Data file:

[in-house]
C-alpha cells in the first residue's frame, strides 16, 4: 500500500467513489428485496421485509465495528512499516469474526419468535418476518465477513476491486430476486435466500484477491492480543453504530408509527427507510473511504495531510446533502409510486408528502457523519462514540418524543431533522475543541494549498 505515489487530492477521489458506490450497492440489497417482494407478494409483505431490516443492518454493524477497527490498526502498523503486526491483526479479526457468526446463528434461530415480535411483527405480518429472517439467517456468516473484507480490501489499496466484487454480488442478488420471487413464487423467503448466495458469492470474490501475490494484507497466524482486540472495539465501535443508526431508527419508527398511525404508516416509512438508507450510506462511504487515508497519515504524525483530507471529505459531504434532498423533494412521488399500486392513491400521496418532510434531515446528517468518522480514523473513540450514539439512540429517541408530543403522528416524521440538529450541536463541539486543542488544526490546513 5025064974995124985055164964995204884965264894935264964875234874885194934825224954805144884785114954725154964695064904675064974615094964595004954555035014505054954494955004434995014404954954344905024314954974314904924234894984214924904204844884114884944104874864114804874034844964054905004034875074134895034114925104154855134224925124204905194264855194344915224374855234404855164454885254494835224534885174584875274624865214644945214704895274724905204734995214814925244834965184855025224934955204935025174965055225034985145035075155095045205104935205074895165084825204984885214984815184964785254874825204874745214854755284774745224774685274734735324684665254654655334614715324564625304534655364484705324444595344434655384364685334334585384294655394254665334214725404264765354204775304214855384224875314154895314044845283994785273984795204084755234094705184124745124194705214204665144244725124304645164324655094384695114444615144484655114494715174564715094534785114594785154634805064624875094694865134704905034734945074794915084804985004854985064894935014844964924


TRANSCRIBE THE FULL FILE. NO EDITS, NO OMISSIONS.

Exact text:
[in-house]
C-alpha cells in the first residue's frame, strides 16, 4: 500500500467513489428485496421485509465495528512499516469474526419468535418476518465477513476491486430476486435466500484477491492480543453504530408509527427507510473511504495531510446533502409510486408528502457523519462514540418524543431533522475543541494549498 505515489487530492477521489458506490450497492440489497417482494407478494409483505431490516443492518454493524477497527490498526502498523503486526491483526479479526457468526446463528434461530415480535411483527405480518429472517439467517456468516473484507480490501489499496466484487454480488442478488420471487413464487423467503448466495458469492470474490501475490494484507497466524482486540472495539465501535443508526431508527419508527398511525404508516416509512438508507450510506462511504487515508497519515504524525483530507471529505459531504434532498423533494412521488399500486392513491400521496418532510434531515446528517468518522480514523473513540450514539439512540429517541408530543403522528416524521440538529450541536463541539486543542488544526490546513 5025064974995124985055164964995204884965264894935264964875234874885194934825224954805144884785114954725154964695064904675064974615094964595004954555035014505054954494955004434995014404954954344905024314954974314904924234894984214924904204844884114884944104874864114804874034844964054905004034875074134895034114925104154855134224925124204905194264855194344915224374855234404855164454885254494835224534885174584875274624865214644945214704895274724905204734995214814925244834965184855025224934955204935025174965055225034985145035075155095045205104935205074895165084825204984885214984815184964785254874825204874745214854755284774745224774685274734735324684665254654655334614715324564625304534655364484705324444595344434655384364685334334585384294655394254665334214725404264765354204775304214855384224875314154895314044845283994785273984795204084755234094705184124745124194705214204665144244725124304645164324655094384695114444615144484655114494715174564715094534785114594785154634805064624875094694865134704905034734945074794915084804985004854985064894935014844964924